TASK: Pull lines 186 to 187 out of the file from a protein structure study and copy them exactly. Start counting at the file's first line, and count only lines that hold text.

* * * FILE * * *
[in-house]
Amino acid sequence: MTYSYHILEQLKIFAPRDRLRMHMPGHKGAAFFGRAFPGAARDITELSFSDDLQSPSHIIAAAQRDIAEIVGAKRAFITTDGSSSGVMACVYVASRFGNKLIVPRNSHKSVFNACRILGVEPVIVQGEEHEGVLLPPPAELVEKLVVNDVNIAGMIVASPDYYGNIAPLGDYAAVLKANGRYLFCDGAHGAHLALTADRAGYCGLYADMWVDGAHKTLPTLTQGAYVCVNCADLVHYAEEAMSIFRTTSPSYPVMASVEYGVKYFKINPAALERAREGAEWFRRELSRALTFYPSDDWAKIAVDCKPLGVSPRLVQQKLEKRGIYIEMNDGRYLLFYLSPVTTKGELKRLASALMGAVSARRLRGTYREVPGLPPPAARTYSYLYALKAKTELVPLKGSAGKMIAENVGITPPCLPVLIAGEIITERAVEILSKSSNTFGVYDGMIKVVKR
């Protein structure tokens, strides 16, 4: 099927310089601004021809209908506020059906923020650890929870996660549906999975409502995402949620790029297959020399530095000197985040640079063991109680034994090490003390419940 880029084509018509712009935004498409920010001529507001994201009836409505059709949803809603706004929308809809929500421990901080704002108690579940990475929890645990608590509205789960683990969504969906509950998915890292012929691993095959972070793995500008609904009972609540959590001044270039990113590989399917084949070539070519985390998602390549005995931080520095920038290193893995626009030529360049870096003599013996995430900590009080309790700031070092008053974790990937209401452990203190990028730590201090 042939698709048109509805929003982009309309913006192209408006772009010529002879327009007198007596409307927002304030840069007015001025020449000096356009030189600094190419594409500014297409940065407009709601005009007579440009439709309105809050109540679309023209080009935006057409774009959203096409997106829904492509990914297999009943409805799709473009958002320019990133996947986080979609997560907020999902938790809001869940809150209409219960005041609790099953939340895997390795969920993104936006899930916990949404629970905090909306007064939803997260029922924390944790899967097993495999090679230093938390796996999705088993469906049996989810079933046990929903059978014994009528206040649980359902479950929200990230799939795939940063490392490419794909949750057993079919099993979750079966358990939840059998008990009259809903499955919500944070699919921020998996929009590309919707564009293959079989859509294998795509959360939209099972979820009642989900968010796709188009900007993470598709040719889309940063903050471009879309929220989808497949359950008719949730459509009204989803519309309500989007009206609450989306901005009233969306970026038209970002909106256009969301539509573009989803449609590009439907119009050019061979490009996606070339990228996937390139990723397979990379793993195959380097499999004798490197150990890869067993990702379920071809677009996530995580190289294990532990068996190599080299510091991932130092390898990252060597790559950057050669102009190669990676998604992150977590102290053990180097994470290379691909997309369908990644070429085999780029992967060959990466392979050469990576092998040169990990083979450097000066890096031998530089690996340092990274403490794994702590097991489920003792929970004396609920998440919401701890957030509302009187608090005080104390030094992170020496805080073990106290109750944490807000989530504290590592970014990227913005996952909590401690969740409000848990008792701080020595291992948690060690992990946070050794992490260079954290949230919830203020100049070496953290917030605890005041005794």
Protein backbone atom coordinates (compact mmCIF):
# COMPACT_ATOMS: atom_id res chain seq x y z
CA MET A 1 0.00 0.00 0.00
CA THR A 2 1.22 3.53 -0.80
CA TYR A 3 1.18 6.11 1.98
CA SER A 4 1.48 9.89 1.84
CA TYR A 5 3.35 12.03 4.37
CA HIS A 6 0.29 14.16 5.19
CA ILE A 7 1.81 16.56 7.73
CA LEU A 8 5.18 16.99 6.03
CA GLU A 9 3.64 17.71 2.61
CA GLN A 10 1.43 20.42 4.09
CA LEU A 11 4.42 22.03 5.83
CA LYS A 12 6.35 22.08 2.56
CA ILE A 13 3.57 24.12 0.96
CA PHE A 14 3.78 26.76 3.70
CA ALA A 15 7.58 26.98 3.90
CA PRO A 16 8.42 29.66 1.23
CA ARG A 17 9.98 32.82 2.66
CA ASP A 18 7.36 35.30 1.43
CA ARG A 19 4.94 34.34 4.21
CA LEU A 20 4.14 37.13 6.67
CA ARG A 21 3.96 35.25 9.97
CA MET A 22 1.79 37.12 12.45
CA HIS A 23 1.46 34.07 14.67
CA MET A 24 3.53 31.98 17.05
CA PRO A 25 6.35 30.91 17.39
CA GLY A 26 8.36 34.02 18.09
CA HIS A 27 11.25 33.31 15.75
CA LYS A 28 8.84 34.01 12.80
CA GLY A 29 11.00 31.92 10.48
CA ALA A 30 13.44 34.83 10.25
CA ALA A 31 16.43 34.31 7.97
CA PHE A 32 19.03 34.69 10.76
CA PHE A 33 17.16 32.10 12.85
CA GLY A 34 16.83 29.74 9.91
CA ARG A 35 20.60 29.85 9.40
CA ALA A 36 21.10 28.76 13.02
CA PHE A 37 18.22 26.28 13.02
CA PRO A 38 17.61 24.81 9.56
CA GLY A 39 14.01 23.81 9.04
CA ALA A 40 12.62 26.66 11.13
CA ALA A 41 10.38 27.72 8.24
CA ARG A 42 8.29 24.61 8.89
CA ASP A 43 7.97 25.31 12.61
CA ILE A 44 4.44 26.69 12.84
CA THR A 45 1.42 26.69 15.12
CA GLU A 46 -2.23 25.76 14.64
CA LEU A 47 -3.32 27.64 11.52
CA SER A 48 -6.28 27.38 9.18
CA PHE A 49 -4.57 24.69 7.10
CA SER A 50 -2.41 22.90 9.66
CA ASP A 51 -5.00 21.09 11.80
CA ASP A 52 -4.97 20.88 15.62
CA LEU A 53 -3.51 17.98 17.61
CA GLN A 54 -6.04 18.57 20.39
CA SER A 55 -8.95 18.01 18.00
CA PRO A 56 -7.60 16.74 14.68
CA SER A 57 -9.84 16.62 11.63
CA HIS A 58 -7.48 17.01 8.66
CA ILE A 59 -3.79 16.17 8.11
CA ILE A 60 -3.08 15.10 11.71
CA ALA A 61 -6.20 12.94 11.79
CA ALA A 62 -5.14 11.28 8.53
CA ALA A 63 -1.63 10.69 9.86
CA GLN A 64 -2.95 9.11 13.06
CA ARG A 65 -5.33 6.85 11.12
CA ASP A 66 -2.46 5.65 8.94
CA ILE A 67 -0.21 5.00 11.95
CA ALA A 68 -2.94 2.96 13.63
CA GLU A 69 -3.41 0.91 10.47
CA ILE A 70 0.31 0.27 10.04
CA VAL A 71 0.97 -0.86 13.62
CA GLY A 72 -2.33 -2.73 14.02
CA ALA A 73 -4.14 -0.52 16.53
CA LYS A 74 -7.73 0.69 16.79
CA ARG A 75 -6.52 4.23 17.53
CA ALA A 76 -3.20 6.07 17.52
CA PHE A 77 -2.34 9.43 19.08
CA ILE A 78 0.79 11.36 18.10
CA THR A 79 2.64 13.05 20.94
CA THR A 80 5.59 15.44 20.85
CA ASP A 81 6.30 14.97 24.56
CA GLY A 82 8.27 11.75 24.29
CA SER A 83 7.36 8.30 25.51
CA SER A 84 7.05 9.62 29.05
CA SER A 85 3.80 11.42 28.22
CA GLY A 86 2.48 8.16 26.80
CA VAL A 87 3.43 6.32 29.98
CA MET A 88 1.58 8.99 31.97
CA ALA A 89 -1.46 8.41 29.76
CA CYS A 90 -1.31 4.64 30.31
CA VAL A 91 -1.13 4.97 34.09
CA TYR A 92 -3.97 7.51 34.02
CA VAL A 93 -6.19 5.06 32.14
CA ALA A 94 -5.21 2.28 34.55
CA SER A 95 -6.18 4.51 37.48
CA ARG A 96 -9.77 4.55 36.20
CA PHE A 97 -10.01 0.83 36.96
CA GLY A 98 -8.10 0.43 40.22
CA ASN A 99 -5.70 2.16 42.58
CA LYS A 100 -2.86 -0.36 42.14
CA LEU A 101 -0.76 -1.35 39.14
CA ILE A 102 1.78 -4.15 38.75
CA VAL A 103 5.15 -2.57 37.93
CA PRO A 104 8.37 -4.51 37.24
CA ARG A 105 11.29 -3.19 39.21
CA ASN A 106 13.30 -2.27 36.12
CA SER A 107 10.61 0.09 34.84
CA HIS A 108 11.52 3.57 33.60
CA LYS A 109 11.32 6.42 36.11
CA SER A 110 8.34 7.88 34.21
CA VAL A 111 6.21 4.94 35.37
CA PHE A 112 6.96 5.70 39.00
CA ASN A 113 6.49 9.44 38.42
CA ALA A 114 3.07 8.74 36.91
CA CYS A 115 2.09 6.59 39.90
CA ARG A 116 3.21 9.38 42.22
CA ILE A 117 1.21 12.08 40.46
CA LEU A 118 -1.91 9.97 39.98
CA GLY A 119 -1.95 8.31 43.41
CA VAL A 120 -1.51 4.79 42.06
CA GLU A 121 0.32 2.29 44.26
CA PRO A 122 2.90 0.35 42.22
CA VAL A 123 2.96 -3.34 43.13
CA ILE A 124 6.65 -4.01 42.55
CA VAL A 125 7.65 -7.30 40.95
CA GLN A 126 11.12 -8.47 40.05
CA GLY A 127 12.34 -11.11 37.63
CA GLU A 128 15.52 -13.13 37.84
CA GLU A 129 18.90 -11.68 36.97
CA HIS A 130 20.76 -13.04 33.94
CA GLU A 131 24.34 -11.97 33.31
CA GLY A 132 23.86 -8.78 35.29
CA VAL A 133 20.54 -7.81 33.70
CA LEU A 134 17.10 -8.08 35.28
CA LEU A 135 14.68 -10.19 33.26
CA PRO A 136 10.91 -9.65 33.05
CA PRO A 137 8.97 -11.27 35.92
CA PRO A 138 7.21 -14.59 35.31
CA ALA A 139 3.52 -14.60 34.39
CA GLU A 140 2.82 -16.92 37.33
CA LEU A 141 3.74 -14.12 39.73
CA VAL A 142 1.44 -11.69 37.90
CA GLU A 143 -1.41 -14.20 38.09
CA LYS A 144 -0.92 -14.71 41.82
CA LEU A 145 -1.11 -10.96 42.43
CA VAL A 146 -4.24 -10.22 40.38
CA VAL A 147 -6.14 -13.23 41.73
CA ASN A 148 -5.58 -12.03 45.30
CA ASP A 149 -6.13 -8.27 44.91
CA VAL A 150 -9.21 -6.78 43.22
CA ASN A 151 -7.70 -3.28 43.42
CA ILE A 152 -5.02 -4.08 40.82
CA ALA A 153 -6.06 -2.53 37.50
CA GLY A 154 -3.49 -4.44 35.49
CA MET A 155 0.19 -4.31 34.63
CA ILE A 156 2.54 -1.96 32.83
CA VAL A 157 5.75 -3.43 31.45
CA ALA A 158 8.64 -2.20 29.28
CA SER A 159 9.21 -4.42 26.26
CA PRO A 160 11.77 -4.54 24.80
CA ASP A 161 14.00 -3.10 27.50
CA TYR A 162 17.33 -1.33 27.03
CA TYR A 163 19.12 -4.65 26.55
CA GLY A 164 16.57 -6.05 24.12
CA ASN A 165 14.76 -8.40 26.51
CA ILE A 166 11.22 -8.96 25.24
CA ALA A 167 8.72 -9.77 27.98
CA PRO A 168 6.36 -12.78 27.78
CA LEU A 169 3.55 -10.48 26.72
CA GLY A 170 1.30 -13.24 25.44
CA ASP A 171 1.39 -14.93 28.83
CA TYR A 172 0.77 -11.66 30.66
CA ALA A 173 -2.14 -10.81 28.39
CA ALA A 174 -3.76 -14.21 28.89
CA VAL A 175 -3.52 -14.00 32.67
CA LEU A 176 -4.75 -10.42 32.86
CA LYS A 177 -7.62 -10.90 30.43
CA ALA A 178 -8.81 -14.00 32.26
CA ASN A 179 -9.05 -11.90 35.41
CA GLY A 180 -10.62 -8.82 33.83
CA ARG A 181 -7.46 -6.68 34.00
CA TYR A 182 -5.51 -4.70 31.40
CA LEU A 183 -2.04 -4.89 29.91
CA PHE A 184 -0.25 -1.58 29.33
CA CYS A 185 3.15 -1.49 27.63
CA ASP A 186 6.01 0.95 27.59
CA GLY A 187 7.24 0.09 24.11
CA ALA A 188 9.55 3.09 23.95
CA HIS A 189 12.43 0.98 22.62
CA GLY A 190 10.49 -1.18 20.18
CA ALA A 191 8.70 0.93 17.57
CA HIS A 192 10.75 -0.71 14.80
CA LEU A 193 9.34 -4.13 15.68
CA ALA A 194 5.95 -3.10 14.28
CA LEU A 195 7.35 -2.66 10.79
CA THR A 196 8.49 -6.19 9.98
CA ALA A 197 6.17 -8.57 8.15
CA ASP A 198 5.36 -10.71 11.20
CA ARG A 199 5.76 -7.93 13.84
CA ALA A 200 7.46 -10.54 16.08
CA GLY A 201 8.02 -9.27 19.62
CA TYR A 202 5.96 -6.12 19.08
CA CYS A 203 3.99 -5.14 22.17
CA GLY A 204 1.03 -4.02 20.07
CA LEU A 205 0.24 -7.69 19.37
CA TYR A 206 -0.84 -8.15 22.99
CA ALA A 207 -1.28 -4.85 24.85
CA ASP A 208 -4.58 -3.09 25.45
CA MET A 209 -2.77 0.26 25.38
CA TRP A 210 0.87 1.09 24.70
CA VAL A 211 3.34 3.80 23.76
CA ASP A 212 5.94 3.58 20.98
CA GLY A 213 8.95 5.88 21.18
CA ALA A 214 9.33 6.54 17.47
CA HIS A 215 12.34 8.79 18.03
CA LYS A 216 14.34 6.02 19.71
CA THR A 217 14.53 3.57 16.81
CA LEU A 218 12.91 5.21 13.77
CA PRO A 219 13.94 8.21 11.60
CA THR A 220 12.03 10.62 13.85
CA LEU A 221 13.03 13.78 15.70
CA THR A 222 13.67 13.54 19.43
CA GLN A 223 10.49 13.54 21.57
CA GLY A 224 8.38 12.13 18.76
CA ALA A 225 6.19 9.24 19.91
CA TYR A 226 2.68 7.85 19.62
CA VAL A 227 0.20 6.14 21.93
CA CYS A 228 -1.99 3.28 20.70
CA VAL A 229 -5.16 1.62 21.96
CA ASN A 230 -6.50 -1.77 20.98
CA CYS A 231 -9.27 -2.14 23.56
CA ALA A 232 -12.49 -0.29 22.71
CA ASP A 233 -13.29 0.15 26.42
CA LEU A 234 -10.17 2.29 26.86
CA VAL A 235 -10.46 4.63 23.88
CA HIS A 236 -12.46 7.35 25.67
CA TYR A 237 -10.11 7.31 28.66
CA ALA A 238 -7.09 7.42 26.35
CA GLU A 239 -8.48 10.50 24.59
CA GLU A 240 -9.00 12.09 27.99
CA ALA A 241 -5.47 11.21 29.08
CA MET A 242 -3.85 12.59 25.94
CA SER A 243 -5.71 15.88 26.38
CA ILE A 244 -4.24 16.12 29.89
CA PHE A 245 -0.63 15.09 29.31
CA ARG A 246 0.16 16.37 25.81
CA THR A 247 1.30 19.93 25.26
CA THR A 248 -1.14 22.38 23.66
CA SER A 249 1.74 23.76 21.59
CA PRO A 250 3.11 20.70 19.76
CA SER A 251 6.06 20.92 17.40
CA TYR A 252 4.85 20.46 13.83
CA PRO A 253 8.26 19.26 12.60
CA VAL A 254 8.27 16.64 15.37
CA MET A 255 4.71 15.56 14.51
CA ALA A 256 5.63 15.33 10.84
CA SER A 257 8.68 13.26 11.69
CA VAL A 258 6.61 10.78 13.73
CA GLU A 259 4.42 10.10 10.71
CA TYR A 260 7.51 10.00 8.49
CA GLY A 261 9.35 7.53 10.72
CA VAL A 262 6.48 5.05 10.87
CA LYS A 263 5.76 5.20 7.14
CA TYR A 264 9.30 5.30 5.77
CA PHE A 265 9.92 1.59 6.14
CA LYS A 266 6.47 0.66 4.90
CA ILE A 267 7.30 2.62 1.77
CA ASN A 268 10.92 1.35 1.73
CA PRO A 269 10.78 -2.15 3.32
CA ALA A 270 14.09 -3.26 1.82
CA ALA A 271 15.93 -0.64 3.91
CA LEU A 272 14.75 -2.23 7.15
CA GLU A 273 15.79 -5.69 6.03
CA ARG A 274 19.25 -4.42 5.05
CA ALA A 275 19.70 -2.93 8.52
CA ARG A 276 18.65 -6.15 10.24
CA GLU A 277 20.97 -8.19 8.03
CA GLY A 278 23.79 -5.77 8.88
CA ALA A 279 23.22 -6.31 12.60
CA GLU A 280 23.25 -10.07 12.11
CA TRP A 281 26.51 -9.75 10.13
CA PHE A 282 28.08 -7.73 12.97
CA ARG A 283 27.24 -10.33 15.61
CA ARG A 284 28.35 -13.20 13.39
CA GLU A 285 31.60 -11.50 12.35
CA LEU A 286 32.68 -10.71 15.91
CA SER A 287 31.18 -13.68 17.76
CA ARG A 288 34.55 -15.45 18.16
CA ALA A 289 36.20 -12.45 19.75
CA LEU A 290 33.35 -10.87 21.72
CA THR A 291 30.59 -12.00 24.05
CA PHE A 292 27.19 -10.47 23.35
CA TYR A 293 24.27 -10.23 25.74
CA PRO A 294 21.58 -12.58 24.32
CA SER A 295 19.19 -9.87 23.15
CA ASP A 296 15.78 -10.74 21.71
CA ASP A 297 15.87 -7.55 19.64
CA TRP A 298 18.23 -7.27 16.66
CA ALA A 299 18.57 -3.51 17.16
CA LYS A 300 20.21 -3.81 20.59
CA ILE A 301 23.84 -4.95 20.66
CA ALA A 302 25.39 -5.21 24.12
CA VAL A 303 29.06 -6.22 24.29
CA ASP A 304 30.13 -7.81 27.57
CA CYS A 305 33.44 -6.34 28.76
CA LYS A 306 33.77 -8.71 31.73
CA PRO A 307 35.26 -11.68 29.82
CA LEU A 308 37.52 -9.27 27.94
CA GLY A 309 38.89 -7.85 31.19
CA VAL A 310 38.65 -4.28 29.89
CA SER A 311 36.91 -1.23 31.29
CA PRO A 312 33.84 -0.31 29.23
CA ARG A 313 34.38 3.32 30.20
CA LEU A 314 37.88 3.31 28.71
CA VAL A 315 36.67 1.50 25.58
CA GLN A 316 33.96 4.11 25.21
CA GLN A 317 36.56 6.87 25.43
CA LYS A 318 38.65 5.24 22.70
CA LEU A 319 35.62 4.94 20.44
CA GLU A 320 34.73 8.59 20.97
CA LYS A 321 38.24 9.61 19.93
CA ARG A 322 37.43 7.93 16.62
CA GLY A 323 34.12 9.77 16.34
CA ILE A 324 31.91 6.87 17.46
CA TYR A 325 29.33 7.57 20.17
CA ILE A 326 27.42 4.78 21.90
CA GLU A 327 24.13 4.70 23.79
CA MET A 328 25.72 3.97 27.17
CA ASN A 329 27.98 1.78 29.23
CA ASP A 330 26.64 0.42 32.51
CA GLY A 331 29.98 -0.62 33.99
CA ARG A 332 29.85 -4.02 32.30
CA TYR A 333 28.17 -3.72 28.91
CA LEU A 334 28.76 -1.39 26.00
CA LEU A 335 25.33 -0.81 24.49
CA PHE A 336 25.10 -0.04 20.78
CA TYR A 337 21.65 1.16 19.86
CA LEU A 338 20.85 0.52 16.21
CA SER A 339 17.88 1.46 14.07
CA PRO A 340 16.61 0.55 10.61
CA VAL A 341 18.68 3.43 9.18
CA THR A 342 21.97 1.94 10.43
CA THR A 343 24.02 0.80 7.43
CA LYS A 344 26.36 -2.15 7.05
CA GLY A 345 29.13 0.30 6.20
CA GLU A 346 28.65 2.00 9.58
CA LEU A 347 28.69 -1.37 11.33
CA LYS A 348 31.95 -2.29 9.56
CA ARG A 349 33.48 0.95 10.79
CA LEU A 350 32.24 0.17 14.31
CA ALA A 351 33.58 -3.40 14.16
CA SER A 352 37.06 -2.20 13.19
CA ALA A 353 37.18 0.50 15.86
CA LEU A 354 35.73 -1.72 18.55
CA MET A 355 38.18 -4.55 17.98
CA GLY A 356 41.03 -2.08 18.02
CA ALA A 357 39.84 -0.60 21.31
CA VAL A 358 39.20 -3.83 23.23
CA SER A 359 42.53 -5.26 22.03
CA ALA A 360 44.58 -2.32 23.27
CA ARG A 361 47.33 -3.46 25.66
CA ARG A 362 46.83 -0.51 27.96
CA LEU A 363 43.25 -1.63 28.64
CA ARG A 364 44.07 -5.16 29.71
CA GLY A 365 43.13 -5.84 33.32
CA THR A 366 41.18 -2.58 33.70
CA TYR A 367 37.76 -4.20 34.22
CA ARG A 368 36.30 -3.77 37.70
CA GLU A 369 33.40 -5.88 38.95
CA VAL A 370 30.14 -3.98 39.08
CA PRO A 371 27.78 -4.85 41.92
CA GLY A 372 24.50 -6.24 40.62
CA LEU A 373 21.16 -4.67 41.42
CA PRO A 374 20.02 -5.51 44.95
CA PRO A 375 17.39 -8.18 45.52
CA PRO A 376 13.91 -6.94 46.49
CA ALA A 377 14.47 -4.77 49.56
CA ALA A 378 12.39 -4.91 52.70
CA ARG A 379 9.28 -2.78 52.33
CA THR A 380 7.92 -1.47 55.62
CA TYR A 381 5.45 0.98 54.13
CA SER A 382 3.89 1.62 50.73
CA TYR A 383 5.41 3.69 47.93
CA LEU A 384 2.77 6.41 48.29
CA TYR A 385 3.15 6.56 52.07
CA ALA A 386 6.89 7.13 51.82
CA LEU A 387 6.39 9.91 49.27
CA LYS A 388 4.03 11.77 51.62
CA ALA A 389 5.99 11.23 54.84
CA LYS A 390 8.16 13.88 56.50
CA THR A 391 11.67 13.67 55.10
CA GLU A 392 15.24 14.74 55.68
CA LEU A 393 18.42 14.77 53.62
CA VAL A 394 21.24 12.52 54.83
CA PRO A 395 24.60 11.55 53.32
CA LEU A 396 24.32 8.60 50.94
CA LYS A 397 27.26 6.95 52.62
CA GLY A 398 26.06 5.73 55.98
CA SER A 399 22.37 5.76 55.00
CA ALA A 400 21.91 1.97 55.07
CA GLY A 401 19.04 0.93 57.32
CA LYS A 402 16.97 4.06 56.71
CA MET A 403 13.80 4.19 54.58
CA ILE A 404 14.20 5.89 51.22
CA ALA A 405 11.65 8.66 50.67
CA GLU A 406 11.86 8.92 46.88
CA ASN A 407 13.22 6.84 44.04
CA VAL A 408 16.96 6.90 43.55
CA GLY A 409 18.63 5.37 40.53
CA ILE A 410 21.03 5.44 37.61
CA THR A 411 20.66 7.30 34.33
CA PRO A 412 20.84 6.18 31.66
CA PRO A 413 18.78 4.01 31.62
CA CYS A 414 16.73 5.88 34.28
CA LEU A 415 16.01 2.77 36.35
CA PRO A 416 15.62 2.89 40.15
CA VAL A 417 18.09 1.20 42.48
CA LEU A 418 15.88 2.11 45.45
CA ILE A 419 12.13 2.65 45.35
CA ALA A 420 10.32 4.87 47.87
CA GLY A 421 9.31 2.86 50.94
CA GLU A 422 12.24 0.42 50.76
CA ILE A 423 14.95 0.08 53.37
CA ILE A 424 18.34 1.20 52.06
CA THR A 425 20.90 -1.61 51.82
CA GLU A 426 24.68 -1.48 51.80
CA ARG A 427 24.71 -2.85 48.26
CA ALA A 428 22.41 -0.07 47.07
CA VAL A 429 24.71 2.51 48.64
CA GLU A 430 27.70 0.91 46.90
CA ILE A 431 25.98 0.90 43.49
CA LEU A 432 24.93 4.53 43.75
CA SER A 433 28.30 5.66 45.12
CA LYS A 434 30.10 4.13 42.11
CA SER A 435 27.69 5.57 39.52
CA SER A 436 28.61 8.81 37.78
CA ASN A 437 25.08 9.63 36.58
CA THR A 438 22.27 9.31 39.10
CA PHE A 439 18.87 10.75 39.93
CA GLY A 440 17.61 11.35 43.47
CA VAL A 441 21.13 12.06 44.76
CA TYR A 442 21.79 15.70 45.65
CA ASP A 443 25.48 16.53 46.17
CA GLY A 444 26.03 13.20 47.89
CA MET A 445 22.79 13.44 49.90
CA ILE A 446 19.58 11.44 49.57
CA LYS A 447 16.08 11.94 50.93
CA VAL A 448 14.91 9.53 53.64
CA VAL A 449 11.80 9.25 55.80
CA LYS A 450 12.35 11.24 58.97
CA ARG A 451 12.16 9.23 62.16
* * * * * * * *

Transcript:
CA ARG A 181 -7.46 -6.68 34.00
CA TYR A 182 -5.51 -4.70 31.40